In Buddhism

The Buddhist thinkers equally used logics in proving the existence and no-existence (Mahayans) of surrounding Phenomena. Hut both the Buddhist stream deny the existence of God as a creator of the world. The theory of Dependent origination and Karma’ are sufficient to prove the existence and non existence of the world.

Sankhya and Buddhism both of the systems put arguments in the favour of non existence of God, but where in Buddhism Avidya is the root cause of the emergence of world, Sankhya presents ‘Avidya as secondary cause for whole worldly activities. Why ‘Prakriti’ manifested itself in non-eternal phenomena, is unanswered in Sankhya. As the example of lame and blind is not satisfactory iii the context of world evolution.

Concept of Liberation

Worldly pleasure as well as ultimate liberation is the main aim of eastern philosophies. These philosophical schools always have emphasized the need of practical realization of the truth.

In Sankhya

Sankhya stresses on the complete cessation of all sufferings and considers it as the highest end of life. Among Purusa’ and ‘Prakriti ‘Purusa’ is free from all follies and is pure consciousness. It is completely away from bondage and liberation. But when it mistakes its reflection in the Buddhi and identifies itself wrongly with the intellect the ego, the mind, it thinks it is bound. Through right knowledge it identifies its true nature and realizes himself above all the bondages and liberation. This state is called liberation of ‘Purusa’. In Sankhya liberation is the state of complete isolation, freedom from all pain and return of the ‘Purusa to its nature of consciousness. No pleasure no bliss, as pleasure arid bliss are the result of Sattva Guna.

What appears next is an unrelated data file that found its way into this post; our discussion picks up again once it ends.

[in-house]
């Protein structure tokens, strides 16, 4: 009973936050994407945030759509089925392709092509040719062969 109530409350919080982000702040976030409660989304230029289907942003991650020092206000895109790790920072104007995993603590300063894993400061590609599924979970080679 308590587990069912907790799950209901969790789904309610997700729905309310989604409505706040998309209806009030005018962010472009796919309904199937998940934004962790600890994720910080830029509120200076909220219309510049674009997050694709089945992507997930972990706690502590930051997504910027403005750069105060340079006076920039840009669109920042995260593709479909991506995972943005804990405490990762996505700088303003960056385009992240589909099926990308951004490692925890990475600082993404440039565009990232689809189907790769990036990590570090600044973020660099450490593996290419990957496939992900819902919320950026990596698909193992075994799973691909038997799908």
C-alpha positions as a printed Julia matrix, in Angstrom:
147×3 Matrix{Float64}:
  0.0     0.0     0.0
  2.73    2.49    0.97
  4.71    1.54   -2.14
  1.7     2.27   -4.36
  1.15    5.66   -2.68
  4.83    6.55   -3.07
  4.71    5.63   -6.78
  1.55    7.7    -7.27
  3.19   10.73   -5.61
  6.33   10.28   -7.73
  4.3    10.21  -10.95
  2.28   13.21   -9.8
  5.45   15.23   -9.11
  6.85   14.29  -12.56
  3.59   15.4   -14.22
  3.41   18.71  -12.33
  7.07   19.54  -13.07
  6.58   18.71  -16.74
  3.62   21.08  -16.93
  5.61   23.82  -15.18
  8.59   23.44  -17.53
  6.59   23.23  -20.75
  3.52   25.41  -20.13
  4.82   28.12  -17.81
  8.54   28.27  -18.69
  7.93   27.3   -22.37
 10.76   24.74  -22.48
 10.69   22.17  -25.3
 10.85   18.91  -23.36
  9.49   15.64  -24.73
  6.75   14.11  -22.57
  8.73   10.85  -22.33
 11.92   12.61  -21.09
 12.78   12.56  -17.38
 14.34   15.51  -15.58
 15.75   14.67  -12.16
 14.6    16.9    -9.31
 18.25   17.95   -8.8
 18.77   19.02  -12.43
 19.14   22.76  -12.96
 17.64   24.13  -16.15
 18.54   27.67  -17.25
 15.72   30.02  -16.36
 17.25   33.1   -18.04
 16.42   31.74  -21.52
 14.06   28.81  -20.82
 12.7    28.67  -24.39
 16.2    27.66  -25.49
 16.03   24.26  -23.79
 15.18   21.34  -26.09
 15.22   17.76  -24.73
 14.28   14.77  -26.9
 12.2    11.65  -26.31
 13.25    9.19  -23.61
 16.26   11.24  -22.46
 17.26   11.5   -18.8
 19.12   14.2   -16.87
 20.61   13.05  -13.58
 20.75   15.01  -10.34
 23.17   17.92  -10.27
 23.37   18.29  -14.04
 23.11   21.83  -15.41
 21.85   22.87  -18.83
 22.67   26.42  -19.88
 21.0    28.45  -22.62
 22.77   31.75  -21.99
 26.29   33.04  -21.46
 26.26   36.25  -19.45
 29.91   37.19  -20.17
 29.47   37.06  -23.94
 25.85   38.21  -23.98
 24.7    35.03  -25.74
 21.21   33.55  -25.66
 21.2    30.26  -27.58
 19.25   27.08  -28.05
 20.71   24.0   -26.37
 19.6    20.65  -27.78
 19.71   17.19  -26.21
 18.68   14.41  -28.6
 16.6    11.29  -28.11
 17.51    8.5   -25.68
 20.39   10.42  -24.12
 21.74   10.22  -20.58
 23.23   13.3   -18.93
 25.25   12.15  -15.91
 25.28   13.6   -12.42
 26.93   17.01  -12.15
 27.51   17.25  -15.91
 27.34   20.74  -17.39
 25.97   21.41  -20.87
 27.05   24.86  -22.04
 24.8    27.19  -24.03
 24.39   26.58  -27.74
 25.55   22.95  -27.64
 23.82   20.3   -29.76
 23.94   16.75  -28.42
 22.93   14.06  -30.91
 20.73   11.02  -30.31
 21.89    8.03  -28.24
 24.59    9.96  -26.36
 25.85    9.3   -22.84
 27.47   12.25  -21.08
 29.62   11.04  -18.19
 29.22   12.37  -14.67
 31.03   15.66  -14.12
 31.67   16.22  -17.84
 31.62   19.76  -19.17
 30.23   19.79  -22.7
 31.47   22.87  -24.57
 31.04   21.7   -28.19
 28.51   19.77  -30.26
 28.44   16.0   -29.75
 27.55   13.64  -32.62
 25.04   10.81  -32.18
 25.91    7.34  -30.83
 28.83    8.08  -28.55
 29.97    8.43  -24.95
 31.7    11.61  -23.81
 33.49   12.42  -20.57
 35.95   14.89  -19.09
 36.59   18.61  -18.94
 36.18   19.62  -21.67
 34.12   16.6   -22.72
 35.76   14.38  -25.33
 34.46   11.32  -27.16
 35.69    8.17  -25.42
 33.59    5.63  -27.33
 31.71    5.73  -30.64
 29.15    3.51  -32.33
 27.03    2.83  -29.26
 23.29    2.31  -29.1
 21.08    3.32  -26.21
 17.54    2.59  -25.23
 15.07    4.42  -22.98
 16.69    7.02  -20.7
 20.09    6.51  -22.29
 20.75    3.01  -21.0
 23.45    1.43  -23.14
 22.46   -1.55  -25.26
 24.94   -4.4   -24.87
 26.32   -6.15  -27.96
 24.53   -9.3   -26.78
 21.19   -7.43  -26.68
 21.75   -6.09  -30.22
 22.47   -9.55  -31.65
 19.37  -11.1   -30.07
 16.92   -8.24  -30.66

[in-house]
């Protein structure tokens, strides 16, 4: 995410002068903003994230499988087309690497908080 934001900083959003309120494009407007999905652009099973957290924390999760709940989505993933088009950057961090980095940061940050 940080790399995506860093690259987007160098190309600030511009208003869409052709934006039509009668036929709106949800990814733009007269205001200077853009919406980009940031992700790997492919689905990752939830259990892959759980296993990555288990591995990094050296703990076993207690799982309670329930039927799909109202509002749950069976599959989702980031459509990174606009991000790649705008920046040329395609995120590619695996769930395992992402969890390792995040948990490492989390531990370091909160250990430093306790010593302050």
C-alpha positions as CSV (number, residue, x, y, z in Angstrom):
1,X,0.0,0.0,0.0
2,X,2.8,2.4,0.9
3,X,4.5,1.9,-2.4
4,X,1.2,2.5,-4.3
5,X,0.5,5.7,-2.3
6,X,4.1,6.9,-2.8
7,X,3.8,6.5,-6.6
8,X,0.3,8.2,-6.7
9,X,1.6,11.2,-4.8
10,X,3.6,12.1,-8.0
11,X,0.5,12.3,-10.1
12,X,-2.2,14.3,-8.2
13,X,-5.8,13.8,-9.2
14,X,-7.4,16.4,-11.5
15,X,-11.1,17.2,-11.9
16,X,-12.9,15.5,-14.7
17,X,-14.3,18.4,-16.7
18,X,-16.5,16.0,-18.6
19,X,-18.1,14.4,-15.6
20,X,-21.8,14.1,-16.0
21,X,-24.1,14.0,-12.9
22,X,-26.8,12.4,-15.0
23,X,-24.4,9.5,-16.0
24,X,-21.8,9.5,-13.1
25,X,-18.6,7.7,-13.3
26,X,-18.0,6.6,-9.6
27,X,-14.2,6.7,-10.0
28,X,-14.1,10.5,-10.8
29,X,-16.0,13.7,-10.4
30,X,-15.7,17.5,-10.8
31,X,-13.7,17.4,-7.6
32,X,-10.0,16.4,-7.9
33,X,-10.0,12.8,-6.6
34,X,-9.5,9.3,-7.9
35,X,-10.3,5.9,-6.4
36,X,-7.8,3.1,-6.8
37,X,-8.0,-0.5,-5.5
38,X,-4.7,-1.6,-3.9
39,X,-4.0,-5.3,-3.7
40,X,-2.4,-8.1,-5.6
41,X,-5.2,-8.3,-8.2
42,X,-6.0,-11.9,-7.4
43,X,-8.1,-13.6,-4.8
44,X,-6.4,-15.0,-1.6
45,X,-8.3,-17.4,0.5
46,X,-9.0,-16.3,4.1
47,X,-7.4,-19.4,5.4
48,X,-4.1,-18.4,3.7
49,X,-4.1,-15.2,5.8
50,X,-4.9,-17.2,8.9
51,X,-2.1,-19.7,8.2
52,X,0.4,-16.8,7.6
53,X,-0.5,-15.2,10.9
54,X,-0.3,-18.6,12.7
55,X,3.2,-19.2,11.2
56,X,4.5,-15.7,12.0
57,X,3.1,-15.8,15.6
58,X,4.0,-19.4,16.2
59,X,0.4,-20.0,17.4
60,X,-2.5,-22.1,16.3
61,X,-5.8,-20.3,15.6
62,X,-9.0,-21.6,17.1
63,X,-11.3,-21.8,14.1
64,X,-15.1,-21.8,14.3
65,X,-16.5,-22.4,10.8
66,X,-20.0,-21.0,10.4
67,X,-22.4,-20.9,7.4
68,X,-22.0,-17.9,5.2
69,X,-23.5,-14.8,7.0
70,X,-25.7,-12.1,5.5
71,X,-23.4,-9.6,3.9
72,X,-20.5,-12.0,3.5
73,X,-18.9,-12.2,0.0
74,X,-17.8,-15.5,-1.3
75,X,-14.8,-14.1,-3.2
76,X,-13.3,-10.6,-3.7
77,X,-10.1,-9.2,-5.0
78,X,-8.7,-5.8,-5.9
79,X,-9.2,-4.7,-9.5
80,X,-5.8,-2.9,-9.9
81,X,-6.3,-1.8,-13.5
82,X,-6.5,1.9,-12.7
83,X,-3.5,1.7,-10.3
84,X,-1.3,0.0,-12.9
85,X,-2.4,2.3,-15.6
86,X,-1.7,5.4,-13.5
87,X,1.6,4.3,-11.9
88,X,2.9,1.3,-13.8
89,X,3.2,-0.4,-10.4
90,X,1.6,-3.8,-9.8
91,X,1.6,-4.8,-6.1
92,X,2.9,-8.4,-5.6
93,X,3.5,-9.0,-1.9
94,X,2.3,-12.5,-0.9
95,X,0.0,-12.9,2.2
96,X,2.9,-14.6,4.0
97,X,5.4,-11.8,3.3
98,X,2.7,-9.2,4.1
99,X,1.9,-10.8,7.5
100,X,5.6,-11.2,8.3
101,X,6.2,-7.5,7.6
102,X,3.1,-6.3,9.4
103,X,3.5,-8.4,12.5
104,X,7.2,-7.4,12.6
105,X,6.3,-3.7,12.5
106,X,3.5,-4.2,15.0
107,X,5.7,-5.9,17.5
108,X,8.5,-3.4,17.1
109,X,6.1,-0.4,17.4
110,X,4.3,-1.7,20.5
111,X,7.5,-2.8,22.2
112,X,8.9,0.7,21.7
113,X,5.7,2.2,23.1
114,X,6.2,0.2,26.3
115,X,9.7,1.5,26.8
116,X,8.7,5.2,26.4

In Buddhism

Siddhartha Gautam found the pleasure and ambitions of the world unsatisfying and left his home in the search of ultimate satisfaction. His search ended at Saranath in Deer park. He visualized the truth in the form of four noble truths and ”eight fold paths Apart from first two truths the deals third ‘Noble truth’ deals the nature of Nirvana, the liberation. The world is full of sufferings and the Nirvana is the end of those sufferings. The concept and explanation regarding Nirvana “as interpreted by early and later Buddhists in their own way. The elaboration of the meaning of the single word ‘Nirvana’ Presented various concepts of this very state of annihilation of miseries.

The etymological meaning of Nirvana is cessation of desire. In the word Nirvana, nit’ the prefix, stands for the term Nirodha (cessation) and the Suffix Van’ represents desire so collectively the meaning of the word is ‘cessation of desire’. In early Buddhism the cessation of desire and freedom from the cycle of death and 6irth is thought as emancipation. The state of Nirvana is compared with the state of extinguished lamp. But in later Buddhism it was put for warded that the realization of Pudgalsunyta’ and cessation of miseries are not sufficient to know the complete truth. Thus the realization ‘Dharma Nairatmya’ was emphasize in developed Buddhist thoughts. It exceeded to that extant that there remained no difference between Sansara’ and ‘Nirvana.

The concept of liberation in Sankhya and Buddhism thus present different views. In Sankhya the annihilation of miseries and the knowledge of self is emancipation. Where as in Buddhism the reality must he encountered, which is beyond expression.

To sum up it can be said that both of the philosophical system tried to put metaphysical speculation on the basis of logical arguments, Sankhya could not forward much authentic logics in the l of its concepts, as Buddhism did.

Nivedita K. Mishra

One Comment on “Sankhya And Buddhism; An Analytical Study”